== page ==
Resequencing of 429 chickpea accessions from 45 countries provides insights into genome diversity, domestication and agronomic traits

Rajeev K. Varshney, Mahendar Thudi, Manish Roorkiwal, Weiming He, Hari D. Upadhyaya, Wei Yang, Prasad Bajaj, Philippe Cubry, Abhishek Rathore, Jianbo Jian, Dadakhalandar Doddamani, Aamir W. Khan, Vanika Garg, Annapurna Chitikineni, Dawen Xu, Pooran M. Gaur, Narendra P. Singh, Sushil K. Chaturvedi, Gangarao V. P. R. Nadigatla, Lakshmanan KrishnamurthyG. P. Dixit, Asnake Fikre, Paul K. Kimurto, Sheshshayee M. Sreeman, Chellapilla Bharadwaj, Shailesh Tripathi, Jun Wang, Suk-Ha Lee, David Edwards, Kavi Kishor Bilhan Polavarapu, R. Varma Penmetsa, Jose Crossa, Henry T. Nguyen, Kadambot H. M. Siddique, Timothy D. Colmer, Tim Sutton, Eric von Wettberg, Yves Vigouroux, Xun Xu, Xin Liu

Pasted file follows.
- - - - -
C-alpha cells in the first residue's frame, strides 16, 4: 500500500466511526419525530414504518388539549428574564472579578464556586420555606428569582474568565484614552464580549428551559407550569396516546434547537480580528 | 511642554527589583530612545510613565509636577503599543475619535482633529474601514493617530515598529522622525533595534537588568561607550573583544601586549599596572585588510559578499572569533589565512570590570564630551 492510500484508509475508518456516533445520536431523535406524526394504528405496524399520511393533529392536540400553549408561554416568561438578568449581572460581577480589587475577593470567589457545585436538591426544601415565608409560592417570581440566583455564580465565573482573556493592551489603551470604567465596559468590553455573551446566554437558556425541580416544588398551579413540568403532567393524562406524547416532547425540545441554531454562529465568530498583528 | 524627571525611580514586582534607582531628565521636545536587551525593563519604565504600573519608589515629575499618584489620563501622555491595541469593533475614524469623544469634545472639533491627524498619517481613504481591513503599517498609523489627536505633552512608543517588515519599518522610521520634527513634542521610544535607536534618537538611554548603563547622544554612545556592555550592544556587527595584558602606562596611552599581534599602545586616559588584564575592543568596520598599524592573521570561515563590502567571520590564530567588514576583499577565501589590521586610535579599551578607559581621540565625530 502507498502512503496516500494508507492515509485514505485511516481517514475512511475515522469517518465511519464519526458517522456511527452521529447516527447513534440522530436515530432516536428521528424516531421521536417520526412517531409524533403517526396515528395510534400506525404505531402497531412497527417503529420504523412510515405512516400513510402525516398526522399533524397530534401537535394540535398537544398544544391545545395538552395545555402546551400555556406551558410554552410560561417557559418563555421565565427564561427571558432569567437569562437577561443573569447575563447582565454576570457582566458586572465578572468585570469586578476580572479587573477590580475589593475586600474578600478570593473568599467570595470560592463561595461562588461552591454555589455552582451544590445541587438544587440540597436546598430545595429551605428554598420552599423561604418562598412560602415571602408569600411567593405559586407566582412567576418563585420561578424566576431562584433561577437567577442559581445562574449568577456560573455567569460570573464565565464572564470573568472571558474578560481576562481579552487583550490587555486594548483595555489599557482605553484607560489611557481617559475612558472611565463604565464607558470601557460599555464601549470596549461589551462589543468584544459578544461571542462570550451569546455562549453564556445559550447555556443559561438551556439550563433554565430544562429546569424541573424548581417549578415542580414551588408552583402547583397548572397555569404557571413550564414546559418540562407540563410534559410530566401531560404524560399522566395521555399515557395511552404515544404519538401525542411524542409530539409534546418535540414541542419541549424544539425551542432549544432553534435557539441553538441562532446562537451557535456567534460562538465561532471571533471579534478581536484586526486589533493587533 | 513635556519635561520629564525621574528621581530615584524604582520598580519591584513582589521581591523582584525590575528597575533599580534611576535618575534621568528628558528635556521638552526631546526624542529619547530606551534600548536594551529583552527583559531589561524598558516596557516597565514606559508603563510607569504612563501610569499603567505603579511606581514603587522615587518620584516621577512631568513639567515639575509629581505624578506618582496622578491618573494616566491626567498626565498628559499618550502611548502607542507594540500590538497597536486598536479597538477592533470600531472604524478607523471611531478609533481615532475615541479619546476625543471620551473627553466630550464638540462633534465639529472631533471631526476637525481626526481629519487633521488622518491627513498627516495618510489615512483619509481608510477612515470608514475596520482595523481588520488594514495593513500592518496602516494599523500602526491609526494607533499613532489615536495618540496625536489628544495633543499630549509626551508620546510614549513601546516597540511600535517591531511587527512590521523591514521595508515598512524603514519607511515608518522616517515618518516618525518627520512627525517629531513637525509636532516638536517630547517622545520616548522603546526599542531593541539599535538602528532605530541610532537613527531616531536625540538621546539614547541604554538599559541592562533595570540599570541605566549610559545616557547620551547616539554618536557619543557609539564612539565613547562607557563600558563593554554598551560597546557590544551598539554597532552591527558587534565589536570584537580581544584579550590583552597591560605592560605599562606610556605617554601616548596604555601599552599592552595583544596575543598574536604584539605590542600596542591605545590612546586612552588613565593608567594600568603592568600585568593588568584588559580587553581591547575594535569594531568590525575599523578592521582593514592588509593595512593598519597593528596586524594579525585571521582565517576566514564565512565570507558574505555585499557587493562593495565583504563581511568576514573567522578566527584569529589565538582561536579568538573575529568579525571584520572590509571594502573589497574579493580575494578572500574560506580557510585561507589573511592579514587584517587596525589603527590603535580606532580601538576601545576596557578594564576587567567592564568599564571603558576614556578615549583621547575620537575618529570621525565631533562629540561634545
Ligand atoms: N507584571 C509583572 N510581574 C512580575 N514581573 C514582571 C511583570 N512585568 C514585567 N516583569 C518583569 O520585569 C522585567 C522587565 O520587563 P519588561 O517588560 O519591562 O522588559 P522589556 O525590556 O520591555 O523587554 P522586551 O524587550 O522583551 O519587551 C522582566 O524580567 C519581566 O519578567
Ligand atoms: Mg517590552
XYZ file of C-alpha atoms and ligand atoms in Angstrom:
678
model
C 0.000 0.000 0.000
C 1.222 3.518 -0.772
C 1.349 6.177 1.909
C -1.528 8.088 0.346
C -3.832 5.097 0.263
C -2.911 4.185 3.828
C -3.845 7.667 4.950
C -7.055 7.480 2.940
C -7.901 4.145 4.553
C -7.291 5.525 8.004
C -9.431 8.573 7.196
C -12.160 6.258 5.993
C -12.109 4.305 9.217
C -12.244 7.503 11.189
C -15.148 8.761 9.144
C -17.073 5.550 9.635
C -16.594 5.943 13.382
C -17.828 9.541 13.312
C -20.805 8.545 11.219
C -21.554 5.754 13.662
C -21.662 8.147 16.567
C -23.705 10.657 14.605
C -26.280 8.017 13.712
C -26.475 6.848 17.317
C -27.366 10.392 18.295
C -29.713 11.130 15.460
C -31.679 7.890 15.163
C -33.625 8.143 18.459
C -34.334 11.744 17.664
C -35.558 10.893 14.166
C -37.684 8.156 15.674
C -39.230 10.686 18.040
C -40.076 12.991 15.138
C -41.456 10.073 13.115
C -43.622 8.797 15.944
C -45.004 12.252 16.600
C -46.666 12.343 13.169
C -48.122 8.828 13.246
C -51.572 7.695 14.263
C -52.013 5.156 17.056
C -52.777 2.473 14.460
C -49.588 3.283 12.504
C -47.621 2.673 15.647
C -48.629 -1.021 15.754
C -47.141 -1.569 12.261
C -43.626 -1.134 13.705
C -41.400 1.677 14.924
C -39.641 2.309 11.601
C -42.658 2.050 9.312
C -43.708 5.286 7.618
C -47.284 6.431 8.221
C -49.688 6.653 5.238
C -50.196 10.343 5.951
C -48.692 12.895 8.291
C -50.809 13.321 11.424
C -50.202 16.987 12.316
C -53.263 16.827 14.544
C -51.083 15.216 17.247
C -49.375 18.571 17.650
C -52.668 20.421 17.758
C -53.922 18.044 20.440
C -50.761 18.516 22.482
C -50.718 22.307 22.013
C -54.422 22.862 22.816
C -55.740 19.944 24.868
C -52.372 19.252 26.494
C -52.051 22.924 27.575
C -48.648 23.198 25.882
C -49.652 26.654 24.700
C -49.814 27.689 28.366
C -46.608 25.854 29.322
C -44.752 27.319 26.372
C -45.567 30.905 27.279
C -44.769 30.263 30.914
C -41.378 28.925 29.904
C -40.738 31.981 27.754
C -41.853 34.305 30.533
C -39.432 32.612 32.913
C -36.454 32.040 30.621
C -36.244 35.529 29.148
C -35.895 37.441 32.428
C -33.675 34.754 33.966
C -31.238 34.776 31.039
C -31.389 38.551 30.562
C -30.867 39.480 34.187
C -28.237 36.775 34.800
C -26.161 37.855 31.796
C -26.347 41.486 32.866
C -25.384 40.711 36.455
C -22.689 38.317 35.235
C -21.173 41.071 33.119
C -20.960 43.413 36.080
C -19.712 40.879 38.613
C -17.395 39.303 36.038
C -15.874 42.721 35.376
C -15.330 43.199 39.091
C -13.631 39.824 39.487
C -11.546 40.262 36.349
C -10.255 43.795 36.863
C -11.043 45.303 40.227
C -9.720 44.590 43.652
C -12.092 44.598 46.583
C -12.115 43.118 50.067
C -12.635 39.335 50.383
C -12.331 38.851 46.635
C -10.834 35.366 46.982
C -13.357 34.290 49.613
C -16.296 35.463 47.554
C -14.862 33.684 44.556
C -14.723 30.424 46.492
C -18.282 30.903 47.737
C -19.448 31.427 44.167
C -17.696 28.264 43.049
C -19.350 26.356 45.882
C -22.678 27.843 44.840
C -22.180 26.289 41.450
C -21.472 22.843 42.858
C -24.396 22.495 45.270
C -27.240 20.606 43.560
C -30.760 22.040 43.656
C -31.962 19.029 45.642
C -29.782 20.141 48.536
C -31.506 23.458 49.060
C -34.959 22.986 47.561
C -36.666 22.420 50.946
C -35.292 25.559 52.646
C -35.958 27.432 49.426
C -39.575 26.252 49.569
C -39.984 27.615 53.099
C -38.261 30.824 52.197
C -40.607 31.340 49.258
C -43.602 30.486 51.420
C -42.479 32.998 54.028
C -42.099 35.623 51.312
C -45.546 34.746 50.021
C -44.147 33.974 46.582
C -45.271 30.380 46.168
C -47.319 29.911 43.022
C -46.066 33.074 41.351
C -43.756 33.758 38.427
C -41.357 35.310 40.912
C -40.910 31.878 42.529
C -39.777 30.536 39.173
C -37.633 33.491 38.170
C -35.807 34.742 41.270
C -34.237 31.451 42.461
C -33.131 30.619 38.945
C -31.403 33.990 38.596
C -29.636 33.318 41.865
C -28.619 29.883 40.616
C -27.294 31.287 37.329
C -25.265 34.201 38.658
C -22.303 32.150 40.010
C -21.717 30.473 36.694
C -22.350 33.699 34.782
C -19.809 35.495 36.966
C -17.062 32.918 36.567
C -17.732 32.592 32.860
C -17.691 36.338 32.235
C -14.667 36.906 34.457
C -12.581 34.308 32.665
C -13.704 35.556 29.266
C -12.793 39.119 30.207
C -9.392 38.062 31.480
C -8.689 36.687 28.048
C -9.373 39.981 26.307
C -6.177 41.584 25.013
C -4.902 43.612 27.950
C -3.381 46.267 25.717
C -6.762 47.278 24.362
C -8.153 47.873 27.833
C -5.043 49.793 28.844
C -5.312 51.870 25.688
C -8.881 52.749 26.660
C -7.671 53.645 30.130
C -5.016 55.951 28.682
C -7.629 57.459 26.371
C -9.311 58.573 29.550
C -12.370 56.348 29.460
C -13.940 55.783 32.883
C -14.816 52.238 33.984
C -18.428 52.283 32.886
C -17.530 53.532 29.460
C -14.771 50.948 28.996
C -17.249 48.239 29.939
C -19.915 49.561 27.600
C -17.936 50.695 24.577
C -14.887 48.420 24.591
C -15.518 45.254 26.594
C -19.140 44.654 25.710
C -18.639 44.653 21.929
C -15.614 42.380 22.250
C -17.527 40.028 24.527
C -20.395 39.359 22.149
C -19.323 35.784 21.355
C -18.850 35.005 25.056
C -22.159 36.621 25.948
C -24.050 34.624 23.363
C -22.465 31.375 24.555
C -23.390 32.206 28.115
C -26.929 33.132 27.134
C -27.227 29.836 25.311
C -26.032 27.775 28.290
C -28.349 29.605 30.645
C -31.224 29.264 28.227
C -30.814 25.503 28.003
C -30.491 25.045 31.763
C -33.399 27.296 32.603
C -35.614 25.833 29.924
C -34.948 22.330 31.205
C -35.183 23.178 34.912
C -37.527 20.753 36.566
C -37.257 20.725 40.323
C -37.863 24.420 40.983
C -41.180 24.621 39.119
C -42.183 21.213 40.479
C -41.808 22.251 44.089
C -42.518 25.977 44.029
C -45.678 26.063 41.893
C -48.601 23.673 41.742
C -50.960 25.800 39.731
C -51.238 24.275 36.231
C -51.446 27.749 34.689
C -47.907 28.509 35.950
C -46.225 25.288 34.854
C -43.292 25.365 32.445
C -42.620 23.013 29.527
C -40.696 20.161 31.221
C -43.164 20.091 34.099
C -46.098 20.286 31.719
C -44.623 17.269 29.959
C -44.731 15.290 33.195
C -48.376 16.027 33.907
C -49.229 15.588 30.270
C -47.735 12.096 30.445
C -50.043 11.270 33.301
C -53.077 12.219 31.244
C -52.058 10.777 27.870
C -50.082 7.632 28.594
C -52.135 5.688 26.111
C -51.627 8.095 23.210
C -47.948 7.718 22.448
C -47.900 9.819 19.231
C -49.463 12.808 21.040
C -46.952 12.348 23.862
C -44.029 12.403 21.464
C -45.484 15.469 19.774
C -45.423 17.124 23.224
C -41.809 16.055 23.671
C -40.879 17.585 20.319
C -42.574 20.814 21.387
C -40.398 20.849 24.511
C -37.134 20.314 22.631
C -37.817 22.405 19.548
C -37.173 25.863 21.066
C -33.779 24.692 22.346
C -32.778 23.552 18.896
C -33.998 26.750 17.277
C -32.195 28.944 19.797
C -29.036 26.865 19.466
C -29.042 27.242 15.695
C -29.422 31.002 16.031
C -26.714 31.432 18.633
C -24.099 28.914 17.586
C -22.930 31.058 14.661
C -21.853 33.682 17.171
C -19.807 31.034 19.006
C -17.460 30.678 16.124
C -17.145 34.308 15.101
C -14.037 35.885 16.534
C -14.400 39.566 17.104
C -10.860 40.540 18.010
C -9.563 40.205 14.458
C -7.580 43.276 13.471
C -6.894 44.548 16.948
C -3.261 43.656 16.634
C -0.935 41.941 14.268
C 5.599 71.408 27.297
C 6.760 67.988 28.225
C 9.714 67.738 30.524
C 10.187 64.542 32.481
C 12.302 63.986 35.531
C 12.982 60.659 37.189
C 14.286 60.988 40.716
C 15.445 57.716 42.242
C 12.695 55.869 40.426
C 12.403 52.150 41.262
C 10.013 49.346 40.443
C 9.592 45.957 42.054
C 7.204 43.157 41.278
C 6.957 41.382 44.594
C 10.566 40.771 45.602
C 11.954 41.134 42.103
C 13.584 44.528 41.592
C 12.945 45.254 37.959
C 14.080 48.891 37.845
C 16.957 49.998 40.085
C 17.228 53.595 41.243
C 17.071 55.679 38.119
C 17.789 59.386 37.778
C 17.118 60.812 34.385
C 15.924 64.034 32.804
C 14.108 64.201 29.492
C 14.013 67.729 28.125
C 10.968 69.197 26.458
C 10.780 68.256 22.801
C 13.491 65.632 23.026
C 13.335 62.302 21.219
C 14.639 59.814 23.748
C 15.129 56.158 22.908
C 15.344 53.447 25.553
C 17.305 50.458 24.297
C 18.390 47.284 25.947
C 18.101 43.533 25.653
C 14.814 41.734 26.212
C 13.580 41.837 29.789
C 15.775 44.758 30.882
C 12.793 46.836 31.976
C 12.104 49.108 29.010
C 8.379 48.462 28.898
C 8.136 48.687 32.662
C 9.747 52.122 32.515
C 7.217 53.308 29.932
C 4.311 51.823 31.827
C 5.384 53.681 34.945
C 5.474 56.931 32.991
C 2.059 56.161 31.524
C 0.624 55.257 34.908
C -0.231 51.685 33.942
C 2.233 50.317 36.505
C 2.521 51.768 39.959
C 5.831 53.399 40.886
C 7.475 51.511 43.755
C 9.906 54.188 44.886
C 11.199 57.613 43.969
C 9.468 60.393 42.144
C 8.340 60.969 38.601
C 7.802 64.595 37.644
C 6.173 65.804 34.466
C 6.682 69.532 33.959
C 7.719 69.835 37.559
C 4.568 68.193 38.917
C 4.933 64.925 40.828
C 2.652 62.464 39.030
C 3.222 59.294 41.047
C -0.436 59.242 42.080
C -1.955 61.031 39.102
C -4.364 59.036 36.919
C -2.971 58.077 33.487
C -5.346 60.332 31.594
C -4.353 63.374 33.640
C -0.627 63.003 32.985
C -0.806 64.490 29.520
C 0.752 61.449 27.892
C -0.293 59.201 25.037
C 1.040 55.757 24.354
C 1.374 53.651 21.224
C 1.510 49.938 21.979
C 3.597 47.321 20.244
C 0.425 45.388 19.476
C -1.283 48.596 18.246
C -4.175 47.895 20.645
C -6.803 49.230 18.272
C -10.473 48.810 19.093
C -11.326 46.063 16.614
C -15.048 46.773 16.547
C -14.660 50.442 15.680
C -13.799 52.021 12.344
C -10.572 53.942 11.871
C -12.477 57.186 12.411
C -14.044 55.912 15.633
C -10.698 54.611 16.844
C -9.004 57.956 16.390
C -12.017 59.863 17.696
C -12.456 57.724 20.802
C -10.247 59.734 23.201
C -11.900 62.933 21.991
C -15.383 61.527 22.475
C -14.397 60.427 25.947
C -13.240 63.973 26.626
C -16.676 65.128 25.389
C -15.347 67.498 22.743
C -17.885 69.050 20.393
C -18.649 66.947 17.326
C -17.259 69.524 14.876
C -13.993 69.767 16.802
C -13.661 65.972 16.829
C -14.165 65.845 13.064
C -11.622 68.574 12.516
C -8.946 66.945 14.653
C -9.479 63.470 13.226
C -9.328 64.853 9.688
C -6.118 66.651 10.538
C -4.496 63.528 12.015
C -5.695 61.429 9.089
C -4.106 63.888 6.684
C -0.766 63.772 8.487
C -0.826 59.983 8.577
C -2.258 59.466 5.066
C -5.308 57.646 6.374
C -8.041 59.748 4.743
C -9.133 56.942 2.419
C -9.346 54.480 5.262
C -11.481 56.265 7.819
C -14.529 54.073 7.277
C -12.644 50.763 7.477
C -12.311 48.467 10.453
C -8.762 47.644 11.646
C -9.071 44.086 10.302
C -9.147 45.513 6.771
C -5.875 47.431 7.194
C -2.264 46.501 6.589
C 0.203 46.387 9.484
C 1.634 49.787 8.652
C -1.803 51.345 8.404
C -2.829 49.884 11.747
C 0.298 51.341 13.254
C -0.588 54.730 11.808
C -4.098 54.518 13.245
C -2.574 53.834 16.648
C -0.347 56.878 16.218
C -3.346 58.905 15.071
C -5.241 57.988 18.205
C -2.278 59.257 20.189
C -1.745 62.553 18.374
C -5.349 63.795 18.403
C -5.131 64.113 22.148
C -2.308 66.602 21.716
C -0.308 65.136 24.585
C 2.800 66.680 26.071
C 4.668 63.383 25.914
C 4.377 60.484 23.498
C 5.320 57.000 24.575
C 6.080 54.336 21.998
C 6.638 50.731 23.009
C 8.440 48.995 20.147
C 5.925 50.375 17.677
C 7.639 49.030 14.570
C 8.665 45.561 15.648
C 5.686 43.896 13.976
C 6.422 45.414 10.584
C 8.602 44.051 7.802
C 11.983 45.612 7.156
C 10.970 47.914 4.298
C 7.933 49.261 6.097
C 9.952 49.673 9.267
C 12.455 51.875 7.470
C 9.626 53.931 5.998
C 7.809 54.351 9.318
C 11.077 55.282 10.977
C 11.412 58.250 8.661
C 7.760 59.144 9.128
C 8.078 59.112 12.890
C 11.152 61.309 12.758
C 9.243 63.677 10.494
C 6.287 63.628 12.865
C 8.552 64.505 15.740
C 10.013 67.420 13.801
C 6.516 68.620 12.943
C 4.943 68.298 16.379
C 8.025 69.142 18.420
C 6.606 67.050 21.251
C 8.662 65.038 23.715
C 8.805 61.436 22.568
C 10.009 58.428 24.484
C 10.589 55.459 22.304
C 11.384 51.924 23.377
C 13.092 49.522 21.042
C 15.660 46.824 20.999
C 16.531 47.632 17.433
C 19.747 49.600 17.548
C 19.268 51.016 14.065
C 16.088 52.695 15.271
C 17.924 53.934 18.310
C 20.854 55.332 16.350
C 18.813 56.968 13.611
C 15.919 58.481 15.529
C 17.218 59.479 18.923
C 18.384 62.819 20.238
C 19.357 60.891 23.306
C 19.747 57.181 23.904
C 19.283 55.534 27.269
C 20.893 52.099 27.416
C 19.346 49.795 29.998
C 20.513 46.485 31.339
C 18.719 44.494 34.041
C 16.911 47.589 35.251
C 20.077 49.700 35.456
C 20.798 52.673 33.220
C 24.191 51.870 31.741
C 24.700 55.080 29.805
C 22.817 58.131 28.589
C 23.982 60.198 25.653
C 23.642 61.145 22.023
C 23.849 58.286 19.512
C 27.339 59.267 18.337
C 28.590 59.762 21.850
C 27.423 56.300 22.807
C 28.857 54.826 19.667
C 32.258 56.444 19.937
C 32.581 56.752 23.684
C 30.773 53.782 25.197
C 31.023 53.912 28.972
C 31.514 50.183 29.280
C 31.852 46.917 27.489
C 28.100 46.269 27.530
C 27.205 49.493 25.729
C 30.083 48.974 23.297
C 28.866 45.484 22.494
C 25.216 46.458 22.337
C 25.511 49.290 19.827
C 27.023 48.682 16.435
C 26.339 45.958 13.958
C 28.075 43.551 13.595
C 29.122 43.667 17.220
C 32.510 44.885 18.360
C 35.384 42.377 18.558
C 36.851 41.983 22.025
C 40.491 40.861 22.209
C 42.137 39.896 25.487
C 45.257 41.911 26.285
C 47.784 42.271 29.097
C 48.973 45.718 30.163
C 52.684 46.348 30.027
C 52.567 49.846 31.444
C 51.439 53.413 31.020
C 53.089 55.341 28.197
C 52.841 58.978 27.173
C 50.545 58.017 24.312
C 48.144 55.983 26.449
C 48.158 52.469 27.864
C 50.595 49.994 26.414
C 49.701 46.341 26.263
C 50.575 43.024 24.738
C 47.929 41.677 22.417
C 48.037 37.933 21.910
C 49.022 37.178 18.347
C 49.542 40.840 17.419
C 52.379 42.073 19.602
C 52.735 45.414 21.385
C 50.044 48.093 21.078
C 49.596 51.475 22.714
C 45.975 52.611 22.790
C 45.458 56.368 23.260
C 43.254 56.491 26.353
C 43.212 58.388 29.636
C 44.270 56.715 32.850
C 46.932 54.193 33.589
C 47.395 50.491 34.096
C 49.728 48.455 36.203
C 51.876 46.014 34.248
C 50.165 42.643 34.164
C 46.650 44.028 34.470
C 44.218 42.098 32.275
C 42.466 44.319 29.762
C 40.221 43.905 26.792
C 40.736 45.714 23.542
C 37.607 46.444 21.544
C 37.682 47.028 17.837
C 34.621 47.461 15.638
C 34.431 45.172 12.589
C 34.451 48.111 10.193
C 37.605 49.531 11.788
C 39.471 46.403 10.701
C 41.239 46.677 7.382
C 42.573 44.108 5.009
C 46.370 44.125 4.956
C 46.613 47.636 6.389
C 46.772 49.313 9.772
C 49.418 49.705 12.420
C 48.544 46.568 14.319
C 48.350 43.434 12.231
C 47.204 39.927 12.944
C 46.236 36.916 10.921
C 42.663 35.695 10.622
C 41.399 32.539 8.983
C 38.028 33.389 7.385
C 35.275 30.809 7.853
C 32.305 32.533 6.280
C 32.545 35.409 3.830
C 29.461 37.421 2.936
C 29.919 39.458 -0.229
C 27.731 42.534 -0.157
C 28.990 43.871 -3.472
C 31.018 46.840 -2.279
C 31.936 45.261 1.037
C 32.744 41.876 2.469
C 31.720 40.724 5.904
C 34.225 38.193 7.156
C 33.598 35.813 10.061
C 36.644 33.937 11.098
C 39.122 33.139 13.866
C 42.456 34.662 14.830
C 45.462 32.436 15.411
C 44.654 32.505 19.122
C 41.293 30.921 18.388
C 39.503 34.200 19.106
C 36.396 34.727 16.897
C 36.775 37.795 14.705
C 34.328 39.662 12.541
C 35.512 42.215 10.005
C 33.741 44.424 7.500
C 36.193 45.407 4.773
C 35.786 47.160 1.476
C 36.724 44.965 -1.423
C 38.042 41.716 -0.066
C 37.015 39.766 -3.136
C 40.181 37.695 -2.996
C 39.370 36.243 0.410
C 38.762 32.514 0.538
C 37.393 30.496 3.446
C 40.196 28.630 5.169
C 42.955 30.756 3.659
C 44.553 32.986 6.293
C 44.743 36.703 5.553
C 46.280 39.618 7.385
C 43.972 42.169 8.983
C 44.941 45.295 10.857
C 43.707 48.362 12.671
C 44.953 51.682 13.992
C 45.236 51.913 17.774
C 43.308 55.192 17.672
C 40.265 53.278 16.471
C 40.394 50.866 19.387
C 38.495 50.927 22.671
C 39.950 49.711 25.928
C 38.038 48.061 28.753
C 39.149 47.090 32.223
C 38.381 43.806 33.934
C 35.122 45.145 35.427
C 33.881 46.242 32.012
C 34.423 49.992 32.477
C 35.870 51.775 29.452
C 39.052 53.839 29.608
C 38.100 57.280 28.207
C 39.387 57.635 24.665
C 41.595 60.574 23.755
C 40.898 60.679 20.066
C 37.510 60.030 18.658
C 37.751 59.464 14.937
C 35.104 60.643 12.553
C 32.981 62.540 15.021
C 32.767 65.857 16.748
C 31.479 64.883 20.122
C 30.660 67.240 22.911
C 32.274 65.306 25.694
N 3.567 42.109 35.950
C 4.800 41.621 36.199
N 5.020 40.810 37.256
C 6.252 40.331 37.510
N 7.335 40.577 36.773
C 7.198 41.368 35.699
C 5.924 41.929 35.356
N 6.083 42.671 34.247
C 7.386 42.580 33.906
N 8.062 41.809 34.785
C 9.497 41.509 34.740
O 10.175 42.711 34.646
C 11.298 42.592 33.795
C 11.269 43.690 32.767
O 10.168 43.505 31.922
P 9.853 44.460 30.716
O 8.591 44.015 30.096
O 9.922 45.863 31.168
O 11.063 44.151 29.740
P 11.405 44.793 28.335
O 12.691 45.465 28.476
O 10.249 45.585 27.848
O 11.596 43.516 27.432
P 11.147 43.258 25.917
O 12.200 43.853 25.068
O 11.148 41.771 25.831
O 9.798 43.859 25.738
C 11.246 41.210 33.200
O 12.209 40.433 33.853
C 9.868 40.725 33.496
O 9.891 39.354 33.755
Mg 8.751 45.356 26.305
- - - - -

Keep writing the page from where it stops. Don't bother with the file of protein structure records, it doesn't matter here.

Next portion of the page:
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We report a map of 4.97 million single-nucleotide polymorphisms of the chickpea from whole-genome resequencing of 429 lines sampled from 45 countries. We identified 122 candidate regions with 204 genes under selection during chickpea breeding. Our data suggest the Eastern Mediterranean as the primary center of origin and migration route of chickpea from the Mediterranean/Fertile Crescent to Central Asia, and probably in parallel from Central Asia to East Africa (Ethiopia) and South Asia (India). Genome-wide association studies identified 262 markers and several candidate genes for 13 traits. Our study establishes a foundation for large-scale characterization of germplasm and population genomics, and a resource for trait dissection, accelerating genetic gains in future chickpea breeding.

Original languageEnglish
Pages (from-to)857-+
Number of pages11
JournalNature Genetics
Issue number5
Publication statusPublished - May 2019

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